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In defence of DARPA

The Pentagon's boldest research agency is in trouble; its unique character is in real danger. DARPA's officials and those who have benefited from its largesse must engage in open debate about the agency's value.

If you plan to visit the US Defense Advanced Research Projects Agency (DARPA), be sure to take a map. The agency resides in a nondescript, black-panelled building in a Washington suburb; its only distinguishing feature is a police car parked in front of the main entrance 24 hours a day.

Like the building it calls home, DARPA can be aptly described as a black box. Its funding decisions are determined not by peer review, but by the whims of programme managers, usually seconded from academia or industry. Their sole guidance is DARPA's mission of backing imaginative, creative and high-risk research in the interest of the defence of the United States. Scientists who capture the imagination of a programme manager can gain support for projects that would be dismissed by other agencies as too speculative to win public funding.

This freewheeling approach has yielded some big payoffs, such as the radar-absorbing skin of 'stealth' aircraft, and a host of critical Internet technologies. Today, the agency is pioneering the development of spintronics and quantum computing, which together could transform information technology. It has also extended its innovative reach into systems neuroscience, and other areas of biology.

But DARPA's capricious funding methods have led it down some strange roads. In the early 1970s, the agency dispatched a team to test the psychic prowess of spoon-bender Uri Geller. More recently, DARPA devoted hundreds of thousands of dollars to disputed research into tabletop nuclear 'bubble fusion'.

But earlier controversies are nothing compared with the storm whipped up by DARPA's Information Awareness Office. Created to investigate new intelligence-gathering techniques in the wake of the terrorist attacks of 11 September 2001, the office was headed by John Poindexter — who, as President Reagan's national security adviser in the 1980s, was a central figure in the Iran-Contra scandal.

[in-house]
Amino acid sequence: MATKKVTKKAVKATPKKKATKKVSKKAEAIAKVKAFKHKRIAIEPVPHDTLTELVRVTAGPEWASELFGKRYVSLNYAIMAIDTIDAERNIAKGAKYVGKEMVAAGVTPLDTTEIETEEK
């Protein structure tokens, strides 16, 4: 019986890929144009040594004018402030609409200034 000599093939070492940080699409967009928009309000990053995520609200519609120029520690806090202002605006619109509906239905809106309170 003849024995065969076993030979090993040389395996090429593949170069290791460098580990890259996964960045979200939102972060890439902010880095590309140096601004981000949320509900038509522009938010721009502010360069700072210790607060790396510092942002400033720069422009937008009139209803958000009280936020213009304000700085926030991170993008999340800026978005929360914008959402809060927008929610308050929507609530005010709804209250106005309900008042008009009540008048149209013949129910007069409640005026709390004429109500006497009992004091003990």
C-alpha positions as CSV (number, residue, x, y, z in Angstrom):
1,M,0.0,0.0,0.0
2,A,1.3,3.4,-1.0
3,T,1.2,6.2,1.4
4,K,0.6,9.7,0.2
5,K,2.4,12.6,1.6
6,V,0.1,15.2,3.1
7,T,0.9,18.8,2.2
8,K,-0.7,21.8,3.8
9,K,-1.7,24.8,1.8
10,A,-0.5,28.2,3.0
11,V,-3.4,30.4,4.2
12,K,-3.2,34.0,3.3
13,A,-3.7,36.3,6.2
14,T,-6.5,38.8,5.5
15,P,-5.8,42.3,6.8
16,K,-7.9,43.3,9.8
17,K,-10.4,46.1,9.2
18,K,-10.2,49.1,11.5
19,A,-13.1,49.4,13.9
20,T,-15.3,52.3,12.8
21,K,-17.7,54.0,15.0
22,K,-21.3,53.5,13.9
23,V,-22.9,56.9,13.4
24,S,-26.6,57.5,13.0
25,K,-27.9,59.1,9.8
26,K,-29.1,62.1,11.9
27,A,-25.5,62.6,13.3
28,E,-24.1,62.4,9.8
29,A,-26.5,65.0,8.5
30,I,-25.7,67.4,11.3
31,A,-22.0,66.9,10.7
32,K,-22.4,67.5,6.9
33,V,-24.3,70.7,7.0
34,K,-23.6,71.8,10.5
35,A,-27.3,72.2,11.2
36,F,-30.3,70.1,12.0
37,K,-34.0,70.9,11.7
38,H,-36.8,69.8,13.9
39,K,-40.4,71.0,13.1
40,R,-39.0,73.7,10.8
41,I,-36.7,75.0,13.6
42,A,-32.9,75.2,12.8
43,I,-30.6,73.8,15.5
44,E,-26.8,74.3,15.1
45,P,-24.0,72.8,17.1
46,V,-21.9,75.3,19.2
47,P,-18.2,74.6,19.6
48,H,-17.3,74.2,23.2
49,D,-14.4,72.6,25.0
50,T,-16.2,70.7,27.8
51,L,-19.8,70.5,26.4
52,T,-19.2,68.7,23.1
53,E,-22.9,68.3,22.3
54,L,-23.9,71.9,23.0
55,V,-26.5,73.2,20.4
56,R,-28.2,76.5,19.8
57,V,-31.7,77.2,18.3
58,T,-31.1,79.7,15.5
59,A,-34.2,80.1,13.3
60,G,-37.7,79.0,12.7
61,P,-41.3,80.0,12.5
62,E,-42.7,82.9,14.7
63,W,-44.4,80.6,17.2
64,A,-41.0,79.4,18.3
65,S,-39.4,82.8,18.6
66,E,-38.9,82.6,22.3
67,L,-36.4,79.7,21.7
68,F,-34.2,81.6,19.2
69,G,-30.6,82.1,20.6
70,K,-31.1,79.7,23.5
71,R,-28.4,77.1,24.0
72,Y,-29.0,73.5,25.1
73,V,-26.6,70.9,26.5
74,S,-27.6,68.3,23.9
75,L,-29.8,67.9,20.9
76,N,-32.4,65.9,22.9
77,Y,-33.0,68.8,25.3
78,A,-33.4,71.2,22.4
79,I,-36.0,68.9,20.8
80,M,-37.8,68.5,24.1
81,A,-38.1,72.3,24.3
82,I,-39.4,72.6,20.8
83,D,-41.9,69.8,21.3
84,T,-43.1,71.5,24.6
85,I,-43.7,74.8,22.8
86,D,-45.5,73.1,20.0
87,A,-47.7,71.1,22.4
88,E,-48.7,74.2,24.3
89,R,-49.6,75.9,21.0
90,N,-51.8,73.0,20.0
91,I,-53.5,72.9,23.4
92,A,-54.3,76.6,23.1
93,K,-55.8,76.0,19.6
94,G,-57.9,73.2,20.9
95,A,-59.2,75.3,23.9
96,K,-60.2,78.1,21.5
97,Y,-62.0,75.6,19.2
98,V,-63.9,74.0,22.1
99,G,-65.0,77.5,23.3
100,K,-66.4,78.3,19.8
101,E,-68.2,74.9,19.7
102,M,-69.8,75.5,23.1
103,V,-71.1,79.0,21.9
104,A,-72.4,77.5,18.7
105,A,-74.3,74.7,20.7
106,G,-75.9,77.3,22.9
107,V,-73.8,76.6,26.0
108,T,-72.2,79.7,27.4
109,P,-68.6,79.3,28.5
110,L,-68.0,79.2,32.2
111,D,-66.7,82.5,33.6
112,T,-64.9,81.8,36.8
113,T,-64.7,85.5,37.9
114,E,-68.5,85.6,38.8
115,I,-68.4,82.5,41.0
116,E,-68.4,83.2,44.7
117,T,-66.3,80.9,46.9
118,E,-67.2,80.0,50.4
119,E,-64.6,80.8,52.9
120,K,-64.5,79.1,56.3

Poindexter's office has trampled close to cultural taboos, especially civil liberties — an early programme to monitor financial records for terrorist activity contained disturbing echoes of 'Big Brother'. Now a study that sought to predict threats by asking investors to bet on a 'futures market' in terrorism, known as FutureMAP, has triggered an intense storm. Poindexter has tendered his resignation, and DARPA's congressional overseers are on the warpath (see page 601).

By its very nature, DARPA funds projects that critics will be able to depict as absurd or sinister. If the agency is to hold up under the scrutiny that it can now expect, it must overhaul its 'black box' image. Historically, DARPA has given little thought to public and media relations — and recent actions have shown it to be naive in this sphere. At the height of the terrorist-futures controversy, the project's web page disappeared, and this year a misguided Information Awareness Office logo sporting an unblinking eye staring down on the world was similarly axed. Neither really disappeared: privacy groups quickly posted the vanished pages on their own websites; G-strings and coffee mugs sporting the old logo can be purchased online. In the end, these moves only made DARPA look like it had something to hide.

Rather than trying to sweep its mistakes under the carpet, DARPA should be open and clear about the research it funds. It must engage in public debate about its more controversial work, and explain why pushing back the boundaries of our understanding requires occasional forays into areas that sound absurd or ethically questionable.

Meanwhile, scientists who have benefited from DARPA's unique approach should remind politicians and the public of what would be lost were the agency to be reined in. DARPA has existed since 1958 as a one-of-a-kind research organization. It is unlikely to disappear. But if its supporters fail to speak out, the ingenuity that distinguishes DARPA from the pack very well could.

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In defence of DARPA. Nature 424, 599 (2003).

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